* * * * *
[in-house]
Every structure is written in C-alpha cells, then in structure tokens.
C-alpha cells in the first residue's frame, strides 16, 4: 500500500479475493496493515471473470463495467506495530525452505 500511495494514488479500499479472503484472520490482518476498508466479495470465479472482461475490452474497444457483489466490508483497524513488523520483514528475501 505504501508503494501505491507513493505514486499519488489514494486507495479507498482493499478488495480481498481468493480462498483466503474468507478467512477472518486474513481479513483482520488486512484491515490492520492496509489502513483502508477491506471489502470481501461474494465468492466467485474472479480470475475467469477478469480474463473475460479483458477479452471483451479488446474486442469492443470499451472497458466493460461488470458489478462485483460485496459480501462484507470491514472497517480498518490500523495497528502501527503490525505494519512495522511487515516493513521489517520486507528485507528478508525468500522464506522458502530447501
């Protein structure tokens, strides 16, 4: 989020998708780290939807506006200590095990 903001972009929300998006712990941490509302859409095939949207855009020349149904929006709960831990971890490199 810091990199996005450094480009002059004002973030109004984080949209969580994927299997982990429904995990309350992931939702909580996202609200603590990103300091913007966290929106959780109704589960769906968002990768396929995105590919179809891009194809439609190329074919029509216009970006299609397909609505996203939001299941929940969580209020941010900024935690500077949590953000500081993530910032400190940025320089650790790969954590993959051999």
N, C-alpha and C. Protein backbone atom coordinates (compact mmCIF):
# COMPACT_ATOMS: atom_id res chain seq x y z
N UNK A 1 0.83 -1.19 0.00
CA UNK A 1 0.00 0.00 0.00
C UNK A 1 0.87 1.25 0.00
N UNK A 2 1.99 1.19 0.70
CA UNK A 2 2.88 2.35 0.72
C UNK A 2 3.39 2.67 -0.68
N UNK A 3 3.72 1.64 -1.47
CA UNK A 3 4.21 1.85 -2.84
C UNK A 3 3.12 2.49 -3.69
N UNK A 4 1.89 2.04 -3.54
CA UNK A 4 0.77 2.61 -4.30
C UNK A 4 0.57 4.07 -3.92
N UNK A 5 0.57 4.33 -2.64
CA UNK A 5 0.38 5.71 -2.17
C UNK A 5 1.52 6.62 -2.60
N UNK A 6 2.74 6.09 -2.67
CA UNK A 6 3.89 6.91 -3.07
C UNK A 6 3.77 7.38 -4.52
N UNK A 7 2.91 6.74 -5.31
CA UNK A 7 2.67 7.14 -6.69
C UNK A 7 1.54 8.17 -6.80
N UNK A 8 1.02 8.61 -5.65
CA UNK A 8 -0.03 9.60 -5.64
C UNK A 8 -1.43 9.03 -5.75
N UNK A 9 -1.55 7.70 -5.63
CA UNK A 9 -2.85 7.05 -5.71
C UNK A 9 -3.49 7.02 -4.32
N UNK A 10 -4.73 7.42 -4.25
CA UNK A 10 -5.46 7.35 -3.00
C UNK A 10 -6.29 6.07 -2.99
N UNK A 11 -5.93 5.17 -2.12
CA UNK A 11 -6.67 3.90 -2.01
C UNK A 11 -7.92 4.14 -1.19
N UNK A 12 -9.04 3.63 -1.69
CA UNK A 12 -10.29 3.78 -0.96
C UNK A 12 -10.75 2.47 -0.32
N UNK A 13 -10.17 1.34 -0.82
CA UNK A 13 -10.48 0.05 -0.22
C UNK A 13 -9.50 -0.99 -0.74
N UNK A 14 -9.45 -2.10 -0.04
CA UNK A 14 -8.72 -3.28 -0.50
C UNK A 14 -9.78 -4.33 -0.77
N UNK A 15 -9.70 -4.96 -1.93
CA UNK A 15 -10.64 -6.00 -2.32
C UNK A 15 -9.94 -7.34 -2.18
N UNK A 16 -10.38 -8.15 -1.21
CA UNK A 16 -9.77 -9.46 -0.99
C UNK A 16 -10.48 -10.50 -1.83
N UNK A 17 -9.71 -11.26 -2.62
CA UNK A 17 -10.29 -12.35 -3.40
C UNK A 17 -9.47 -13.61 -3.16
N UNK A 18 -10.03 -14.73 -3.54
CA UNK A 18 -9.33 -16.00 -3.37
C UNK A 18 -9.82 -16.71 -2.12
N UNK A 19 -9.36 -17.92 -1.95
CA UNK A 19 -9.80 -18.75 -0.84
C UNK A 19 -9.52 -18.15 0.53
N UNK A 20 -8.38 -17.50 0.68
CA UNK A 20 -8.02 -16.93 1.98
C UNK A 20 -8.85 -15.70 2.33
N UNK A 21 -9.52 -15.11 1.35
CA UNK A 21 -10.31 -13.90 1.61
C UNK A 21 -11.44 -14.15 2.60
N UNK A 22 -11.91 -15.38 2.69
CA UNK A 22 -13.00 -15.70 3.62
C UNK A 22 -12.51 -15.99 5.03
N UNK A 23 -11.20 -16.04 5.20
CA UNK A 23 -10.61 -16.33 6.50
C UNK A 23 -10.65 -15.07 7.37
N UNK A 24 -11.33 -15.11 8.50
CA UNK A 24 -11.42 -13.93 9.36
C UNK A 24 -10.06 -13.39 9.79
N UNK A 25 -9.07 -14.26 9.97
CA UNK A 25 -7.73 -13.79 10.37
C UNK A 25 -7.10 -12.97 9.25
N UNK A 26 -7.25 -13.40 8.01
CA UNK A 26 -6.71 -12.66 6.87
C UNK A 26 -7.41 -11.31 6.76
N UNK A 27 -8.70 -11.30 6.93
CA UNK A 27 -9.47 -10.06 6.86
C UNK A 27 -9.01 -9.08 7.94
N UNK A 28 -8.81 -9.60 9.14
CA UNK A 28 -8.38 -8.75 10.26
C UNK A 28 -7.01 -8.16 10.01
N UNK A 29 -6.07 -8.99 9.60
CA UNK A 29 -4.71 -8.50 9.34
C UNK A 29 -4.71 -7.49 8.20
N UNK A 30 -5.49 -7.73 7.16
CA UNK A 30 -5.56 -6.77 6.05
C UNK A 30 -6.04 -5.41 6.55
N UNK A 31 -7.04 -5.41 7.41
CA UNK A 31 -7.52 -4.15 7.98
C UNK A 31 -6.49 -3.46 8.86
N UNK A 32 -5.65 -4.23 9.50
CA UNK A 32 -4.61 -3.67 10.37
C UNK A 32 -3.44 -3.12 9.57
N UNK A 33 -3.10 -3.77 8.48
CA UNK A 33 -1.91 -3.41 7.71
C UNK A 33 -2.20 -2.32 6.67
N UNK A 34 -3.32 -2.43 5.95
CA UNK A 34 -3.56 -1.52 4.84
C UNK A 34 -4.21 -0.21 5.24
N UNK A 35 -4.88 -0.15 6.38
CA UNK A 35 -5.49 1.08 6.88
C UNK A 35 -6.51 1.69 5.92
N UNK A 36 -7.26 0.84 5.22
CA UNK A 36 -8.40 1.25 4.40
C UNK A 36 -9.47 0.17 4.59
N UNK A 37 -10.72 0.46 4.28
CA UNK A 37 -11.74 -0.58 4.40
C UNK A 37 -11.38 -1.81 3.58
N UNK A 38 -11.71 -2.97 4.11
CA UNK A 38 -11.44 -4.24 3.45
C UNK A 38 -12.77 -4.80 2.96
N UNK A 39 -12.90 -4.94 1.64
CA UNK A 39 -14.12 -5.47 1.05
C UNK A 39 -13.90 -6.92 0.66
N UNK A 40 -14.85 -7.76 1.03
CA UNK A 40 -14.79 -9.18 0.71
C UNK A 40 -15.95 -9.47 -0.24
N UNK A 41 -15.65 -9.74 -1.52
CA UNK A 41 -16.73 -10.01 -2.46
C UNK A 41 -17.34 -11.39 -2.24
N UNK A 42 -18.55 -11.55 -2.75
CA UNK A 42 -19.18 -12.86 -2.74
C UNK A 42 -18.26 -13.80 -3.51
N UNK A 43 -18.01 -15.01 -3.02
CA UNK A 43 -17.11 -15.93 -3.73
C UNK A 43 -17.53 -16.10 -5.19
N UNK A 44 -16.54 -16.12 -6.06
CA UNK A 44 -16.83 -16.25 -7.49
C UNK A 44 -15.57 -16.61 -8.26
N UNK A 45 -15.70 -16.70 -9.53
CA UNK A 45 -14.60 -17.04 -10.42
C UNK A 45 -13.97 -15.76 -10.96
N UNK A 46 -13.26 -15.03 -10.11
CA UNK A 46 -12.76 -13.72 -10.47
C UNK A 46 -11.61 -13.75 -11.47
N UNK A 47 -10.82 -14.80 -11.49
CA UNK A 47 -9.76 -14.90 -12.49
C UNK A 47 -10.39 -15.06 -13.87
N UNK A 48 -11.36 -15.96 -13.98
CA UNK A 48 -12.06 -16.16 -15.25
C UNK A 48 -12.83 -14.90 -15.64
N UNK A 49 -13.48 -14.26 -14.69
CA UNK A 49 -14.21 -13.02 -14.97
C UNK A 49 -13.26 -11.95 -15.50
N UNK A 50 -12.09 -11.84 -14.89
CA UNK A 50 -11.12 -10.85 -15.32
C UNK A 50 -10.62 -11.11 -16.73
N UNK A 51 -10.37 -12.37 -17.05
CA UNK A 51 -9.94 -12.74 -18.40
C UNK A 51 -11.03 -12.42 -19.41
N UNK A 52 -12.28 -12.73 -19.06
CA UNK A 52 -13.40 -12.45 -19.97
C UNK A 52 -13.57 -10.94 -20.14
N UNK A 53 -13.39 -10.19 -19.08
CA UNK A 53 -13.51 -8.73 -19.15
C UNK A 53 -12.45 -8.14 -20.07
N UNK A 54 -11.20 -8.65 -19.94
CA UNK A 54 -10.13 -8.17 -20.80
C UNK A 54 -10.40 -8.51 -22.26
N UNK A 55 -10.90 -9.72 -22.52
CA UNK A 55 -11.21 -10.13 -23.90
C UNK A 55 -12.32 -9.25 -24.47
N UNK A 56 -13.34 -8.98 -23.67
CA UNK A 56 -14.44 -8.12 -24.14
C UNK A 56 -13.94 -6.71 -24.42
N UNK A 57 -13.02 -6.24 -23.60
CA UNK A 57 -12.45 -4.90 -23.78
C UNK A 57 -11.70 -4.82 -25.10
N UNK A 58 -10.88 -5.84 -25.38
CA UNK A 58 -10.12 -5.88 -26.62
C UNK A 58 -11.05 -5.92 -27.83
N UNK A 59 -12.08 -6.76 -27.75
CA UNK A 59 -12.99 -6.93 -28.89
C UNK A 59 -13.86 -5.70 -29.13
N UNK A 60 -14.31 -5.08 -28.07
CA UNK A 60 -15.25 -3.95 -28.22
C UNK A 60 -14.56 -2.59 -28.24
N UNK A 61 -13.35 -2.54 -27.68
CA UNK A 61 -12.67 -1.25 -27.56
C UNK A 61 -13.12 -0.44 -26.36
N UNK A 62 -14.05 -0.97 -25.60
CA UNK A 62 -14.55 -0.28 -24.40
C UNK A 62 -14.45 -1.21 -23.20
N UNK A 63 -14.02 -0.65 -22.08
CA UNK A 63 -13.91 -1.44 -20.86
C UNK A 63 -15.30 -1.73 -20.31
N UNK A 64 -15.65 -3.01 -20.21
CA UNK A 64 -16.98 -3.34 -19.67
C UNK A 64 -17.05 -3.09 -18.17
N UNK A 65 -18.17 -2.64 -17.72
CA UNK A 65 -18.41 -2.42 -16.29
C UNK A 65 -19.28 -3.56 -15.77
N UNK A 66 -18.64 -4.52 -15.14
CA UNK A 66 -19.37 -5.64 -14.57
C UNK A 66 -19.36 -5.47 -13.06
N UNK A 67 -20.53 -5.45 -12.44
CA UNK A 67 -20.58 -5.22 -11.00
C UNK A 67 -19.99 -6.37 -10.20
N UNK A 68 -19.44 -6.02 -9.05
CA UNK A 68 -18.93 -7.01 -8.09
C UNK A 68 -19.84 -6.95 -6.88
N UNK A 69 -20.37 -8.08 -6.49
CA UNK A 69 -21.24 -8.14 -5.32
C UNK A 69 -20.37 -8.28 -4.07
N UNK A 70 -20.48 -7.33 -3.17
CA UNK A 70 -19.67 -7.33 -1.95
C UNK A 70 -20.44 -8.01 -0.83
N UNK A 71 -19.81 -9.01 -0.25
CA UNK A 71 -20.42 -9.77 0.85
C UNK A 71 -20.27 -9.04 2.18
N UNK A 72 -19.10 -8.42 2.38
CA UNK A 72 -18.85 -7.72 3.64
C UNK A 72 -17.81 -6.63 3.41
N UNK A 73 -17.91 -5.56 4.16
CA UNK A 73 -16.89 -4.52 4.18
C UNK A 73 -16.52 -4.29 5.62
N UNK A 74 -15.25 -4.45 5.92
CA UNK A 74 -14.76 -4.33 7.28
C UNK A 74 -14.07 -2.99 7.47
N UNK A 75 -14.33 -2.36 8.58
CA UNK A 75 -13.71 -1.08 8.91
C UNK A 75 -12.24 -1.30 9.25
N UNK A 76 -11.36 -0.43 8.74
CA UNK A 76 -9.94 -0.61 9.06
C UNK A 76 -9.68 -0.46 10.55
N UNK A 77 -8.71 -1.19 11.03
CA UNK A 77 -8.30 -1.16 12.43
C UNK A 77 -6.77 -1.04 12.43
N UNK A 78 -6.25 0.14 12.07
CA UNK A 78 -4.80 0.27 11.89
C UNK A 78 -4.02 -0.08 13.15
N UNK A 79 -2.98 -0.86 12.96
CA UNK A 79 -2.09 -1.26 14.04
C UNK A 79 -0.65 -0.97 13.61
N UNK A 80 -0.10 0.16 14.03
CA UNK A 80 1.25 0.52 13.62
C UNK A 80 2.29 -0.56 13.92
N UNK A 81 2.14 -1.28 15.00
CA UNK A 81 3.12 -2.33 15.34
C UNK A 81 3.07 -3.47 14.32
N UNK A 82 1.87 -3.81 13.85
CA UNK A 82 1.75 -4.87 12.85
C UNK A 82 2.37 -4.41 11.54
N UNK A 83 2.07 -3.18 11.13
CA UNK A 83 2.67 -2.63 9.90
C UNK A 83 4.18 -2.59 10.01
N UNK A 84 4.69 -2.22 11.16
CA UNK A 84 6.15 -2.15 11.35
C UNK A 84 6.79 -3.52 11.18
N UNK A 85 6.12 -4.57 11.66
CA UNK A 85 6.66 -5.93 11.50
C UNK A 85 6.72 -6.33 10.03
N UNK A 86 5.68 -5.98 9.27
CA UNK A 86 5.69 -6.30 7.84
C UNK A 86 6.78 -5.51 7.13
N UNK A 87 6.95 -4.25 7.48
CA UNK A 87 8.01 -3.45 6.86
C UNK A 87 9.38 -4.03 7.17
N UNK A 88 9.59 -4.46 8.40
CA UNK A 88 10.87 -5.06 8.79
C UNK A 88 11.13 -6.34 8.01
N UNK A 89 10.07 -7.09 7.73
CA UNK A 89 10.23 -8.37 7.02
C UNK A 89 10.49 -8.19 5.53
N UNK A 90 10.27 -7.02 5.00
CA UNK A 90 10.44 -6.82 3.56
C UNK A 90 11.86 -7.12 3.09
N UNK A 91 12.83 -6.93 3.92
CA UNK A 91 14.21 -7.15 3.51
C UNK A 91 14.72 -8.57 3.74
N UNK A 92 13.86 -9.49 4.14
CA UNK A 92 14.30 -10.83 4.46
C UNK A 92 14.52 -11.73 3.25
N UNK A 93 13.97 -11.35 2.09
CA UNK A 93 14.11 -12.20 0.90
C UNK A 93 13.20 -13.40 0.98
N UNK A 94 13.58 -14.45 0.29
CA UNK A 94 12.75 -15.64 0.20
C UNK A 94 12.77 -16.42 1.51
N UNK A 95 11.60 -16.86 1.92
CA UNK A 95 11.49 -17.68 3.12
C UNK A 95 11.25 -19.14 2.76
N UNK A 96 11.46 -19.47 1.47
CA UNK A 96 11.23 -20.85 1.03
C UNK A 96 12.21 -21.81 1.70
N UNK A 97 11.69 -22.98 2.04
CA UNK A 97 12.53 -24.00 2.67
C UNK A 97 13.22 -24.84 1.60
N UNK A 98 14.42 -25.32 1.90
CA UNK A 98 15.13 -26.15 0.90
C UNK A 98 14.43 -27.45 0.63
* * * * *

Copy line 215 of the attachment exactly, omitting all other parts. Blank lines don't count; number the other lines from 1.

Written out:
CA UNK A 70 -19.67 -7.33 -1.95